Autumn 2021 | Deirdre Opie

Room mates

One of my best memories of the season was an incredibly lucky, first sighting of a family of brown hyenas hanging out with a family of porcupines in a mountain cave. The cave in question is deep, extending into the mountain by about 40 metres. It has a wide entrance and a relatively large cavity, so in this situation there is plenty of room for everyone. It is located high up, making it fairly inaccessible – a great vantage point, especially for the brown hyenas.

It appears that the porcupine family was the first to occupy the cave, but it is not known how long they have been resident there. Early in the morning, we have occasionally spotted them making their way home after a night of foraging. Sharing dens is not uncommon for porcupines, as they have been known to share underground burrows with warthogs, for example. Sharing with a predator, like the brown hyena, may not have been documented before.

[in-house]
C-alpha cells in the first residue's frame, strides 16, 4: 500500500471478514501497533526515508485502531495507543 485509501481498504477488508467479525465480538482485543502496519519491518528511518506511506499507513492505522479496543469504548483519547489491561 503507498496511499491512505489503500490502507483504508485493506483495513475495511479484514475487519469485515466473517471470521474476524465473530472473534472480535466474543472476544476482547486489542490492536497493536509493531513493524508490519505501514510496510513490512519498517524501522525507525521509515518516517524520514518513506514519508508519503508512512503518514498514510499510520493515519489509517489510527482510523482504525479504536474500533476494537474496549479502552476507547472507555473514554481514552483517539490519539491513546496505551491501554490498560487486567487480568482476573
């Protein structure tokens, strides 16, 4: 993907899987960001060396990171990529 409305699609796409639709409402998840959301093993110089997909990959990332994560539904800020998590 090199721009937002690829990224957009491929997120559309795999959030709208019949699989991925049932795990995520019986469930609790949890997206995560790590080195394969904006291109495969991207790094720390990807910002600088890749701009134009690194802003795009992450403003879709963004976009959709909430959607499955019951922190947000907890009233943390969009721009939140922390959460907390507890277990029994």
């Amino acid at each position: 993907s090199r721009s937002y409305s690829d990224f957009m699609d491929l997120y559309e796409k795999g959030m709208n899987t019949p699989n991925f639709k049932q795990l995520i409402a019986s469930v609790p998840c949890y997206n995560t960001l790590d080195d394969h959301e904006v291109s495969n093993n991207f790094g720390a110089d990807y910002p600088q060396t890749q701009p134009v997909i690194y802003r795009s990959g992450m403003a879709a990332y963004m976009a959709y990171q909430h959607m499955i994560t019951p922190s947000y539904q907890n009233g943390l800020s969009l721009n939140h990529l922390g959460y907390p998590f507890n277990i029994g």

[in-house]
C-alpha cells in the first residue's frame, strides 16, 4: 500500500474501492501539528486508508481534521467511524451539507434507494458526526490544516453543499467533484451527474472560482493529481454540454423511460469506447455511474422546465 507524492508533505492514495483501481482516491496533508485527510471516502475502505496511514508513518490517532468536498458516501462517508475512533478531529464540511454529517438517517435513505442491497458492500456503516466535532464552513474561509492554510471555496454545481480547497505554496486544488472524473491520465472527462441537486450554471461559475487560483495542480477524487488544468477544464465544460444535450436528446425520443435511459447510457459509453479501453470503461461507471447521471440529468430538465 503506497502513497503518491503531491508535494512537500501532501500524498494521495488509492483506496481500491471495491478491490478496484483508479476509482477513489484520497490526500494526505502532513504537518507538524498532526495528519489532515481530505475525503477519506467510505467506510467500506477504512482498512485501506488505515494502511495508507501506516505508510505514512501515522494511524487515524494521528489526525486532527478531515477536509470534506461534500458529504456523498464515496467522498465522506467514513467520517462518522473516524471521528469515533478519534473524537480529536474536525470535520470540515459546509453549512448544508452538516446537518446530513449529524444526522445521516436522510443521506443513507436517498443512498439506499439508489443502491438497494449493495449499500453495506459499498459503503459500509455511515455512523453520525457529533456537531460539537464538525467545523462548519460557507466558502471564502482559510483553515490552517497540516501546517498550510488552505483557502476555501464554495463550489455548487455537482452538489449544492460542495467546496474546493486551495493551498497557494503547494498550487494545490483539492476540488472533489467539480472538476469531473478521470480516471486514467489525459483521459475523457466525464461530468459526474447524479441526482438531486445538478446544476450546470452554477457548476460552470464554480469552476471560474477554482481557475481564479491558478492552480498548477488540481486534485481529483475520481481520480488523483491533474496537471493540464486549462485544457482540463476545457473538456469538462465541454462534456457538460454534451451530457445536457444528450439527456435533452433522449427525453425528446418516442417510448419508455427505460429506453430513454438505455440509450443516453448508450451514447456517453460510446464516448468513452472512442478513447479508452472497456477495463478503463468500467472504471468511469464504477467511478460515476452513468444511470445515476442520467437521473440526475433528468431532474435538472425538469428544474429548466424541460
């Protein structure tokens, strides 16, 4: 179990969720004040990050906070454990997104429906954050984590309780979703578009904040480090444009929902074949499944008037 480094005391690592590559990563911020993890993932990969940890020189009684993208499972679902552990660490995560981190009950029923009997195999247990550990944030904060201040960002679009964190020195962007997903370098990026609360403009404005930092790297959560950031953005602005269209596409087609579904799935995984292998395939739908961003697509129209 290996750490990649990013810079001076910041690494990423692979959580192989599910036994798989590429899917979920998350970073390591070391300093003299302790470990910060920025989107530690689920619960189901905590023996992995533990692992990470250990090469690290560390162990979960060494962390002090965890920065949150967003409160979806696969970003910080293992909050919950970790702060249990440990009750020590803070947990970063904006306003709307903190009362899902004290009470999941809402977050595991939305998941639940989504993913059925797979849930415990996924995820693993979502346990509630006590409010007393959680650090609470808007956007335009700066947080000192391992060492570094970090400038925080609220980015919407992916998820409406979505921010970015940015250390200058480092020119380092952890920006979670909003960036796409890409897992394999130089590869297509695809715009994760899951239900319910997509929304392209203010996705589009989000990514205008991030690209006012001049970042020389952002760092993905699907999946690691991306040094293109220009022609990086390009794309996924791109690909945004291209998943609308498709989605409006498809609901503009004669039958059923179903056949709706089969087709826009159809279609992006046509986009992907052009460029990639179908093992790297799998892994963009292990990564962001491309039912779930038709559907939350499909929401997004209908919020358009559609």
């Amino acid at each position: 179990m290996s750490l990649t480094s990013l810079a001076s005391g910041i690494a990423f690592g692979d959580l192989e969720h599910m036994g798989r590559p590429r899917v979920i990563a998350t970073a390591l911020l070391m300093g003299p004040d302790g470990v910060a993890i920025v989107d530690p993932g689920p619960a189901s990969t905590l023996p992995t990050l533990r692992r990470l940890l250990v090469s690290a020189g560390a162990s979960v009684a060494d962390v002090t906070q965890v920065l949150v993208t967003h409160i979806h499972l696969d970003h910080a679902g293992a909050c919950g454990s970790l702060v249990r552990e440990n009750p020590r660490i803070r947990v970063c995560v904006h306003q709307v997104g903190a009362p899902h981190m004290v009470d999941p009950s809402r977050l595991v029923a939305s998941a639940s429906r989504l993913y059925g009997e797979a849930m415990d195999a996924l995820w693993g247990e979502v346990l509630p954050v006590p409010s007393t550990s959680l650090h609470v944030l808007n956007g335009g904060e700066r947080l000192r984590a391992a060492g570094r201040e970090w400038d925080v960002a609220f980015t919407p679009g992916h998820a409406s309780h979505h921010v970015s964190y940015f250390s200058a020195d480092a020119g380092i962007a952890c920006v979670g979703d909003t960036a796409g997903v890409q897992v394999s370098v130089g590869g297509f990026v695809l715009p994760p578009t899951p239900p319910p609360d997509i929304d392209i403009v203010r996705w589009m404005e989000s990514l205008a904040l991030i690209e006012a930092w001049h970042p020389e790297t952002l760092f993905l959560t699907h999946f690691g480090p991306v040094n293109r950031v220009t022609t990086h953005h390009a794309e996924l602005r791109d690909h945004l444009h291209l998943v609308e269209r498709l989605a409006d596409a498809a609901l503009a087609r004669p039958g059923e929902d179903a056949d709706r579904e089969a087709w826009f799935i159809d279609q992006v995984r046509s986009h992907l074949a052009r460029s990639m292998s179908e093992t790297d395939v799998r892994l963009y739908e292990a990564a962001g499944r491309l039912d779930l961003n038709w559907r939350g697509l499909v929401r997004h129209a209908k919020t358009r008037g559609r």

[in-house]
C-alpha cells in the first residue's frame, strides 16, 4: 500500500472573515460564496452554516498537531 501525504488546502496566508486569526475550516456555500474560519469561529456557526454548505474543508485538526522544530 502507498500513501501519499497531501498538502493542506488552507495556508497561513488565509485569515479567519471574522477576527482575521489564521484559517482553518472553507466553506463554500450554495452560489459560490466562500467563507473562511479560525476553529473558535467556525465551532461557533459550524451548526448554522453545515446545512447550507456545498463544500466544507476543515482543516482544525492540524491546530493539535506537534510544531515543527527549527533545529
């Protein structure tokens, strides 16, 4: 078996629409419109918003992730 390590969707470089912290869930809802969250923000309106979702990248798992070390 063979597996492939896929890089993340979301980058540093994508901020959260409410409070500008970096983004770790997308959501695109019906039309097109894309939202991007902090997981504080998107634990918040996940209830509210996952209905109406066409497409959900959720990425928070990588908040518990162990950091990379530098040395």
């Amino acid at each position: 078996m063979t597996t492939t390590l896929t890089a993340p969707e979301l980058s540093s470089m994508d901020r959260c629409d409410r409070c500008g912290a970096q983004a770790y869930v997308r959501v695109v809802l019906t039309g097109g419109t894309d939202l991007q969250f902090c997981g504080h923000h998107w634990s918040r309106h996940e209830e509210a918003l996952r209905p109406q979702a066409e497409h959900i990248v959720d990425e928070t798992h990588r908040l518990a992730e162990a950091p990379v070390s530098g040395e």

The presence of the brown hyena clan appears to be a more recent development, and they can sometimes be seen lying outside the cave entrance absorbing the mid-morning and late afternoon sun. We have not seen both parties at the cave entrance at the same time for a while now, so it is hard to confirm whether they are still sharing the cave as both species are nocturnal and secretive in nature.

Images by Marcus Westberg